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Counsel for the petitioners informed the Court that intially, the ban was only for Classes 1-5. Now, the new notification regulates time for online classes till Class 10.
The state government today informed the Karnataka High Court that the Expert Committee set up to give recommendations pertaining to conduct of online classes for students amid the COVID-19 lockdown has completed its deliberations.
The report is likely to be submitted by Monday, July 6.
The Court was informed of this new development while hearing a batch of pleas challenging a Government Order banning online classes for primary school students in the state.
Unsatisfied with this submission, the Division Bench of Chief Justice Abhay Shreeniwas Oka and Justice Nataraj Rangaswamy said that the process would take a long time.
Counsel for the petitioners made a wide range of arguments before the Court in favour of conducting online classes for primary school students.
Senior Counsel Uday Holla had submitted that the Karnataka Education Act is not applicable to CBSE schools. He also stated that the Government Order was not applicable to schools following CBSE and ICSE curriculum. Further, as far as international schools are concerned, they are affiliated to the International Baccalaureate (IB), Switzerland, Holla contended.
It was further submitted that as per the Unlock-1 guidelines issued by the Union Home Ministry, it is specifically said that online classes for schools and colleges are permitted.
Another line of argument was that under the GO, only schools were not permitted to conduct classes. Holla informed the Court that unregulated private players were continuing to conduct classes.
He also cited the examples of Kerala and Delhi, where the governments themselves had taken the initiative to conduct online classes for students.
Advocate Pradeep Nayak, appearing for another petitioner, argued that Section 7 of the State Act was only a regulating provision and the same does not allow a ban on education in this manner.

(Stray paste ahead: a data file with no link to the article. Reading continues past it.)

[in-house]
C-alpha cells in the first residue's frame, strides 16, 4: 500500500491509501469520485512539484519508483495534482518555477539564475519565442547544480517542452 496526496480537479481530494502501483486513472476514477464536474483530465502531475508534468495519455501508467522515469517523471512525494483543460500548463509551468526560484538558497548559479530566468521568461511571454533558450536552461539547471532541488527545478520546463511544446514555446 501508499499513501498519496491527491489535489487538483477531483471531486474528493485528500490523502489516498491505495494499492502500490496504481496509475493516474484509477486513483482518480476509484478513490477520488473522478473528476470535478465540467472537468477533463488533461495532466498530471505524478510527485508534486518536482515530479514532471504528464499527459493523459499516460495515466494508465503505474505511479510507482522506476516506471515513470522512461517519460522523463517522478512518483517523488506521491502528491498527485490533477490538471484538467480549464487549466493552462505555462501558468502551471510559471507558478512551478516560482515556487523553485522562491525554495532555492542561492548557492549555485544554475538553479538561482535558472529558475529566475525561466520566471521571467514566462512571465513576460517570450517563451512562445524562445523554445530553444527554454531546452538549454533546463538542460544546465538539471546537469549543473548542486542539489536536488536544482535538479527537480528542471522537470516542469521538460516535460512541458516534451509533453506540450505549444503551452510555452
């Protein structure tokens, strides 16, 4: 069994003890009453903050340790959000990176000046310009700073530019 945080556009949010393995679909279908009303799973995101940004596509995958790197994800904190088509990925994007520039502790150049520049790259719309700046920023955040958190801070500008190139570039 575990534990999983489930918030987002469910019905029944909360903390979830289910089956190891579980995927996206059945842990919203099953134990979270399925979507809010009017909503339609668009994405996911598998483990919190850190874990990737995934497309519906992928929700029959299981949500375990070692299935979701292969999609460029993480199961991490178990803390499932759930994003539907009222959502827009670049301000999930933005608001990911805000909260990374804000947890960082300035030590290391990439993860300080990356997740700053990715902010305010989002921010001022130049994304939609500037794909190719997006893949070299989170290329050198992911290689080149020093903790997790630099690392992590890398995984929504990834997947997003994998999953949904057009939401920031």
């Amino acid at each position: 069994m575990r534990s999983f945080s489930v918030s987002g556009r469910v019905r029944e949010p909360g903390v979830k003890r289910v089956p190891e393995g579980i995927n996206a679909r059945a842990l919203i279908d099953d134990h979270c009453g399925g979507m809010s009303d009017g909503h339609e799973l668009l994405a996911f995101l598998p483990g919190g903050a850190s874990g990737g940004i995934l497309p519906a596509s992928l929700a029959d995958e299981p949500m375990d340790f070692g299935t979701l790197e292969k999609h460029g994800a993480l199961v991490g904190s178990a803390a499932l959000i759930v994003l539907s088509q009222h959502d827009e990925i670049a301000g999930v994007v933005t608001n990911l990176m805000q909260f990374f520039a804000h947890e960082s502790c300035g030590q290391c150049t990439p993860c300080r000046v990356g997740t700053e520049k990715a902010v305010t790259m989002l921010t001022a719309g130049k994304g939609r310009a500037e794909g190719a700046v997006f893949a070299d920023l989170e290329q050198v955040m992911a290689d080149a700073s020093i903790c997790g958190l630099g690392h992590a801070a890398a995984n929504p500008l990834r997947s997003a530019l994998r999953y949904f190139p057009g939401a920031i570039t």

Nayak went on to submit that the GO is against the Right to Education under Article 21A. Further, it was stated that there is no intelligible differentia between schools and private players, as only the former were precluded from conducting online classes for students.
Adding on, Nayak stated that intially, the ban was only for classes 1-5. Now, the new notification regulates time for online classes till Class 10. Further, the government has not provided any justification for coming up with the notification, he submitted.
"The state order is very vague as there is no definition of what an online class is. Is it a Zoom class, a pre-recorded class by teachers or a face-to-face interactive session?" Nayak queried.
Next to submit arguments was Advocate Promod Nair, who concurred with the submissions made by Holla. He added that even in the case of SSLC schools, the government could not impose ban of online classes by issuing an executive order.
Due to paucity of time, no order was passed in the matter. The hearing has been adjourned to July 6.
As the hearing drew a close, the Court directed Advocate General Prabhuling Navadgi to place on record the NIMHANS report that the state government was relying on.
Earlier, the State government had submitted that NIMHANS had opined that children below class 5 should not be taught for 8 hours a day via online classes.